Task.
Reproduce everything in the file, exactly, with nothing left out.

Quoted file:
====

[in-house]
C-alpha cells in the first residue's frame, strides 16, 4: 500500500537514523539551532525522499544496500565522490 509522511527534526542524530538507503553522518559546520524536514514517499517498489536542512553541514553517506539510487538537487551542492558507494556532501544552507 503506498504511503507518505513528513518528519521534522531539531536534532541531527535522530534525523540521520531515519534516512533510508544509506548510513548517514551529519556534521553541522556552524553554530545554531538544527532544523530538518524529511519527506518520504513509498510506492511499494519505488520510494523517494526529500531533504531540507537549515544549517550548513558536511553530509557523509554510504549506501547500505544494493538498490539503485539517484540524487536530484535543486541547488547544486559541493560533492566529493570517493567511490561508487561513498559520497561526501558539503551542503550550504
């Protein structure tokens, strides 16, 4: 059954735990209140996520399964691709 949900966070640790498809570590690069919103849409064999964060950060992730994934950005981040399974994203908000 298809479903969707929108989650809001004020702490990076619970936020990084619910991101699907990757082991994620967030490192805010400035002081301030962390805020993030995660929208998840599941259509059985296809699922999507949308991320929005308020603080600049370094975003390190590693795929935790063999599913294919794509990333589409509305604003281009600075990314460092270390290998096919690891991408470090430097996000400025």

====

[in-house]
C-alpha cells in the first residue's frame, strides 16, 4: 500500500537514523539551532525522499544496500565522490 509522511527534526542524530538507503553522518559546520524536514514517499517498489536542512553541514553517506539510487538537487551542492558507494556532501544552507 503506498504511503507518505513528513518528519521534522531539531536534532541531527535522530534525523540521520531515519534516512533510508544509506548510513548517514551529519556534521553541522556552524553554530545554531538544527532544523530538518524529511519527506518520504513509498510506492511499494519505488520510494523517494526529500531533504531540507537549515544549517550548513558536511553530509557523509554510504549506501547500505544494493538498490539503485539517484540524487536530484535543486541547488547544486559541493560533492566529493570517493567511490561508487561513498559520497561526501558539503551542503550550504
């Protein structure tokens, strides 16, 4: 059954735990209140996520399964691709 949900966070640790498809570590690069919103849409064999964060950060992730994934950005981040399974994203908000 298809479903969707929108989650809001004020702490990076619970936020990084619910991101699907990757082991994620967030490192805010400035002081301030962390805020993030995660929208998840599941259509059985296809699922999507949308991320929005308020603080600049370094975003390190590693795929935790063999599913294919794509990333589409509305604003281009600075990314460092270390290998096919690891991408470090430097996000400025």